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Corporate Fraud and Internal Control + Software Demo: A Framework for Prevention by Richard E. Cascarino

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CHAPTER FOUR

Frauds Against the Organization

Whoever commits a fraud is guilty not only of the particular injury to him who he deceives, but of the diminution of that confidence which constitutes not only the ease but the existence of society.

—Samuel Johnson, English poet and writer (1709–1784)

After studying this chapter, you should be able to:

  • Recognize specific types of fraud against the organization, their red flags, and the failure or lack of internal controls that exposed the organization to such attacks.
  • Differentiate between internal frauds carried out from inside the organization against the interests of the organization and external frauds carried out against the organization from an external source with or without the cooperation of existing employees.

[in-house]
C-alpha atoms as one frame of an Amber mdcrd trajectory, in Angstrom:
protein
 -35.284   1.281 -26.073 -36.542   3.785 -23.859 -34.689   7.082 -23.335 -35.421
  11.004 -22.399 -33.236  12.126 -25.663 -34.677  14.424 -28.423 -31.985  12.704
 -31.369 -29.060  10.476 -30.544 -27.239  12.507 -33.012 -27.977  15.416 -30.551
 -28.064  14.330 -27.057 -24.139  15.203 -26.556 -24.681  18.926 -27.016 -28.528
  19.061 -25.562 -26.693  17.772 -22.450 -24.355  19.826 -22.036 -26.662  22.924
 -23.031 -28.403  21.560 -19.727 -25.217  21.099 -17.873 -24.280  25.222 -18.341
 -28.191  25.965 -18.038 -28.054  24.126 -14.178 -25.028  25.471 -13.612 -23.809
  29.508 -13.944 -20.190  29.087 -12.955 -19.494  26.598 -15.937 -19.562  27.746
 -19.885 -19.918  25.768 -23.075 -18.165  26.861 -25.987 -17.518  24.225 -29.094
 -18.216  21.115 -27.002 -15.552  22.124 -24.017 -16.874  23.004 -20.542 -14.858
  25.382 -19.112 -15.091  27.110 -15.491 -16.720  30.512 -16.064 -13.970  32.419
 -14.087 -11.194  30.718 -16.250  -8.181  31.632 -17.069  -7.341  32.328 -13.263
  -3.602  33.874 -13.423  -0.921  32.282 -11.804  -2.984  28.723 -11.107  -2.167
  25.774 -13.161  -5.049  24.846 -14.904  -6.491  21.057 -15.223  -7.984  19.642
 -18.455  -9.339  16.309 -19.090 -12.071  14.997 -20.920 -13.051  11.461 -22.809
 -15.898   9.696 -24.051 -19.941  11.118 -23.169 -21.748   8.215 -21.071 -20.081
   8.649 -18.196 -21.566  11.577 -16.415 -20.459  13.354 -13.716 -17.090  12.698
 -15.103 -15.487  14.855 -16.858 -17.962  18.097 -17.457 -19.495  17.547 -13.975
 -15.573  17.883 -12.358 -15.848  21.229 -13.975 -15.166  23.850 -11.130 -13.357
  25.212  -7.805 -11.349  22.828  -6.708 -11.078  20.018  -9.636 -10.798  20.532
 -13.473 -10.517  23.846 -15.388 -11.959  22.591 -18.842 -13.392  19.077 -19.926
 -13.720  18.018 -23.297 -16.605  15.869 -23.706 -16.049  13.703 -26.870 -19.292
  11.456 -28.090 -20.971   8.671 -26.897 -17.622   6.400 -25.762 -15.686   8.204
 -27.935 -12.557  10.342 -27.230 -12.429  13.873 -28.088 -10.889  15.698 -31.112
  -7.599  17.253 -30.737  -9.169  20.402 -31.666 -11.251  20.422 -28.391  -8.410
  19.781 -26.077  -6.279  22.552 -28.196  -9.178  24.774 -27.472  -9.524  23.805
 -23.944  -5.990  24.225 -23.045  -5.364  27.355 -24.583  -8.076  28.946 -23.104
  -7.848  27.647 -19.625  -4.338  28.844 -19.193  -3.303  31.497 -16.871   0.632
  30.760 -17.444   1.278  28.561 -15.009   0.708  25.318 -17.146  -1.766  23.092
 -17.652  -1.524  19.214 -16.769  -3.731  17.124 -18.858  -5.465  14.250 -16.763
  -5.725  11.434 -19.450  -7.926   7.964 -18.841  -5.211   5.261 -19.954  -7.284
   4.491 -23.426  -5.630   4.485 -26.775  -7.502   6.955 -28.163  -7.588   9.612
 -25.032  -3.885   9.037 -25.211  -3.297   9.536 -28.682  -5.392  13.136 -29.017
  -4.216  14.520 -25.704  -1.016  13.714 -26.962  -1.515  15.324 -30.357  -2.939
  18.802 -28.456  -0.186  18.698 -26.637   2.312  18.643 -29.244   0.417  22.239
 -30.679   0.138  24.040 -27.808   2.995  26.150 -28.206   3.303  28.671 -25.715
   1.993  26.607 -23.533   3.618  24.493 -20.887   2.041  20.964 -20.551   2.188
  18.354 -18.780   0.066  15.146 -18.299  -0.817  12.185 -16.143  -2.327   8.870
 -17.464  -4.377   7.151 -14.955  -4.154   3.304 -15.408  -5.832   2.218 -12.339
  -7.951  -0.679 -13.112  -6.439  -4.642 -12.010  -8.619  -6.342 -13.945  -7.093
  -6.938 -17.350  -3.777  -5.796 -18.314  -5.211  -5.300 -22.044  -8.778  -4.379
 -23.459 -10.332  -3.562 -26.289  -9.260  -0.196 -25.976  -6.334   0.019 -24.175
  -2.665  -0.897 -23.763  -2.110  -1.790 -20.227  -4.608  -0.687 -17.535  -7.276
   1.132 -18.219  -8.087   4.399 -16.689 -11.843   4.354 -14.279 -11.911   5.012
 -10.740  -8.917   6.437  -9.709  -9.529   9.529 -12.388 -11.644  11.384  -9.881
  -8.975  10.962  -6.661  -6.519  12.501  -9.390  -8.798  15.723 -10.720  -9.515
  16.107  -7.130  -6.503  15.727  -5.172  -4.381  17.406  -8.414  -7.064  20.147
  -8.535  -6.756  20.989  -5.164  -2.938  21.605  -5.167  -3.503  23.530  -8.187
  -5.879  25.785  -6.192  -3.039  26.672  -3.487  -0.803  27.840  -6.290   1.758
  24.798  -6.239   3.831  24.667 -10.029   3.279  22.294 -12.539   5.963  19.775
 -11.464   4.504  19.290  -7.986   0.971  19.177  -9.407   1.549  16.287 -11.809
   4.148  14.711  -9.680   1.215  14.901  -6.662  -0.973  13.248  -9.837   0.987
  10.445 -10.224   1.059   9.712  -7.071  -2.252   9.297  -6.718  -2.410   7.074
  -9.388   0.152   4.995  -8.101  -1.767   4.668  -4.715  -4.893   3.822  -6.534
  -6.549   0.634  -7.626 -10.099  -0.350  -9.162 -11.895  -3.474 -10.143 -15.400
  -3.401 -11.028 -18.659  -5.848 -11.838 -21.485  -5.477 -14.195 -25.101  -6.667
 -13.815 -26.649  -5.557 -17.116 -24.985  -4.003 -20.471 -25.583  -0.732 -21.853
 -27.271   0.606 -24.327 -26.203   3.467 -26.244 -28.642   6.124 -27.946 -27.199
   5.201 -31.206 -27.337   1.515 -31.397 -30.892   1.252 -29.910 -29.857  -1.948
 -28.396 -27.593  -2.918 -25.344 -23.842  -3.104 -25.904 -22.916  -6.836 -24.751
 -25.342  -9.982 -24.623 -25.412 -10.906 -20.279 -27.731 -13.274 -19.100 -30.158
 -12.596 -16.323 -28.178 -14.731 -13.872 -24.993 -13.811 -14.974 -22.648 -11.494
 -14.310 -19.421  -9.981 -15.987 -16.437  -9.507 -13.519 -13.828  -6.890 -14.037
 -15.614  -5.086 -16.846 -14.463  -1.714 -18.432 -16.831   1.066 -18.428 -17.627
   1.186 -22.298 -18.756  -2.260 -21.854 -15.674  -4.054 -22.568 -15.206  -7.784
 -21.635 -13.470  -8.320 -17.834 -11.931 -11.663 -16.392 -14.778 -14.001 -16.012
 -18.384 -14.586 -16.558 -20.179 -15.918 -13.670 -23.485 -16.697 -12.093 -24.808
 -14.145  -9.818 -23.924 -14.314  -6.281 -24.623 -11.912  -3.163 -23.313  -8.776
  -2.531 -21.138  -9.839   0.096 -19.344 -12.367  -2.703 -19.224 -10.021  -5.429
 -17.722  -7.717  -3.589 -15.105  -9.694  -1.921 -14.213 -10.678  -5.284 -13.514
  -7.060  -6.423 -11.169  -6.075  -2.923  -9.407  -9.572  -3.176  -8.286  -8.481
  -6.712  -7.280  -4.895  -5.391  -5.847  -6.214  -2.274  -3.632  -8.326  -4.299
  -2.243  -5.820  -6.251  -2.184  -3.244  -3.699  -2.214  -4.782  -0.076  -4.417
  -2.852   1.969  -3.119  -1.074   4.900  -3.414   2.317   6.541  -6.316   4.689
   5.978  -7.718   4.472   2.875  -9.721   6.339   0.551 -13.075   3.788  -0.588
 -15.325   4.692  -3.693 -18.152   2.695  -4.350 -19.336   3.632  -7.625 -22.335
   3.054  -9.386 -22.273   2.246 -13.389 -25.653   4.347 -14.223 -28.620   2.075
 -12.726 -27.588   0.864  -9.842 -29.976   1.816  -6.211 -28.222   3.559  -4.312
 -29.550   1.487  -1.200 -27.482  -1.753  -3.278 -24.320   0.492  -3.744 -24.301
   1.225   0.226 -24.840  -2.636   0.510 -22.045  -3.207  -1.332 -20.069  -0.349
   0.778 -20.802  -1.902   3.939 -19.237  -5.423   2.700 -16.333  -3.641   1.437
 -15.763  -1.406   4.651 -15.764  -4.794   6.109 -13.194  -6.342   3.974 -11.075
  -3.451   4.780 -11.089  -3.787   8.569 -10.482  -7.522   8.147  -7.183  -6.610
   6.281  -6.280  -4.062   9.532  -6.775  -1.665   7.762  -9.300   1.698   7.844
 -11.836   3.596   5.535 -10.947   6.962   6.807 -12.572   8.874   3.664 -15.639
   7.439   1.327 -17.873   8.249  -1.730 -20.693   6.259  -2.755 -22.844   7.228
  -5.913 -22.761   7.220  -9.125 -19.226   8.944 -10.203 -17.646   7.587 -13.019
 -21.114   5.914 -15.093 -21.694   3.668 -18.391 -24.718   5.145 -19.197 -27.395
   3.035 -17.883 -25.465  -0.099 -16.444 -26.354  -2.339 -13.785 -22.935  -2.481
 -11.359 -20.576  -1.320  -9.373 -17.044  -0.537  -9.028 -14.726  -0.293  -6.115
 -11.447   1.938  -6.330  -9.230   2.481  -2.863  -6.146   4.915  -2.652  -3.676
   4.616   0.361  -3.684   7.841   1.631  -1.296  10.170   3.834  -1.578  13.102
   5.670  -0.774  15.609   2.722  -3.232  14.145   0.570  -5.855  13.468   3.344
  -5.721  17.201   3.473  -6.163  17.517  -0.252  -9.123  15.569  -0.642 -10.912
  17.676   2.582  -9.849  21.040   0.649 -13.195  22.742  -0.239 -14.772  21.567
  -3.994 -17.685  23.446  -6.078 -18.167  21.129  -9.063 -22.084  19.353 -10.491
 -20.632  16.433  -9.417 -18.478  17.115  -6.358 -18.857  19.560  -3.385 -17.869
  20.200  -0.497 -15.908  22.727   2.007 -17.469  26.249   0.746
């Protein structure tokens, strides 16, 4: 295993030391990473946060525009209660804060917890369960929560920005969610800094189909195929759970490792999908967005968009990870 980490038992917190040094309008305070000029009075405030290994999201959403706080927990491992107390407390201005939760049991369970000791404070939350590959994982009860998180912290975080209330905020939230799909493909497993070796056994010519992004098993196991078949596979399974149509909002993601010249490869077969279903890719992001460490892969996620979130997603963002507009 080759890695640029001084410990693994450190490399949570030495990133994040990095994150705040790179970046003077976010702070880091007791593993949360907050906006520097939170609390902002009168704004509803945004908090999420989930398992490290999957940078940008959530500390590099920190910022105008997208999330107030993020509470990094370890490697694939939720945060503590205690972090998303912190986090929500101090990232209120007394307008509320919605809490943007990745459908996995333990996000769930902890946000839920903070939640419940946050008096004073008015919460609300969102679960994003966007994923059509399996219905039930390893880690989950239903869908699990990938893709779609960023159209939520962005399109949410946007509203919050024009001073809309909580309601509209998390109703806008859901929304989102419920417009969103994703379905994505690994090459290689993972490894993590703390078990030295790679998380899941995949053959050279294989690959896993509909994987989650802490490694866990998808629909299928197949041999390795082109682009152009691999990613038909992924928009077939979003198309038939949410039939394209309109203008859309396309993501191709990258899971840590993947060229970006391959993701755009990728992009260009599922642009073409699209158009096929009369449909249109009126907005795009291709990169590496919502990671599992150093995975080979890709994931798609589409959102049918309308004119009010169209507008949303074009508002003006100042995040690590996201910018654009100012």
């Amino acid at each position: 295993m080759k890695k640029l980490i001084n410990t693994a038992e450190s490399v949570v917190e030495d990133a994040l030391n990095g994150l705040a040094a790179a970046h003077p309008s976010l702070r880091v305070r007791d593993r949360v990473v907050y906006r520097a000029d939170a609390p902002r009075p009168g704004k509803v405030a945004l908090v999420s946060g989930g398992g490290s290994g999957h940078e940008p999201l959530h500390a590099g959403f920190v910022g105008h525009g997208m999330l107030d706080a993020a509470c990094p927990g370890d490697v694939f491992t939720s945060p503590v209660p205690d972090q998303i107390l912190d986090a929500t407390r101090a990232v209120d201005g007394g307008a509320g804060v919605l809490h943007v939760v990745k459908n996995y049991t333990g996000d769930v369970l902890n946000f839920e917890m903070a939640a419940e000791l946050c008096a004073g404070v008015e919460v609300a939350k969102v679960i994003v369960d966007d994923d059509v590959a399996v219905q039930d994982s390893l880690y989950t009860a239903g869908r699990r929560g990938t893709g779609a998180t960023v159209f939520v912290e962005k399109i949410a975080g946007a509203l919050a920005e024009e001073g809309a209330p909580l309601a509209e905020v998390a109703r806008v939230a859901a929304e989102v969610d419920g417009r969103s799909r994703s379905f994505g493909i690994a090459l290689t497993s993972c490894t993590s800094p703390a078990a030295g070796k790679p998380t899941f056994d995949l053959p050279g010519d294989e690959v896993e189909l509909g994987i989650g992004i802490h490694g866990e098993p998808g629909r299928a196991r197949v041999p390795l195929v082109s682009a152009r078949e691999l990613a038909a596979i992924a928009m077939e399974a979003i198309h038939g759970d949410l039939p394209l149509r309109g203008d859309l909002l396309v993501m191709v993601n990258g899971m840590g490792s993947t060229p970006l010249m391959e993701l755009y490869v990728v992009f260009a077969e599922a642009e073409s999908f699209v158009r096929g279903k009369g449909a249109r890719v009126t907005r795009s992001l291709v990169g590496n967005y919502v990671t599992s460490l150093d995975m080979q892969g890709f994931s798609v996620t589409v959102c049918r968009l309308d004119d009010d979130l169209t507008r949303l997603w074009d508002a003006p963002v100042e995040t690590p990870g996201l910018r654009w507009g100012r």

• Identify appropriate controls to reduce the likelihood of such frauds occurring and increase the probability of early detection.

BANKRUPTCY FRAUD

In bankruptcy fraud, the fraudster files a notice of bankruptcy. All creditors receive a copy of the notice. The fraudster then approaches creditors individually, telling each in turn that they are a favorite and that he or she wants to see them get paid something out of what remains. The creditor frequently settles for a low percentage of the amount owed. After a settlement with one creditor is reached, the fraudster moves on to the next creditor, and the next, until all ...

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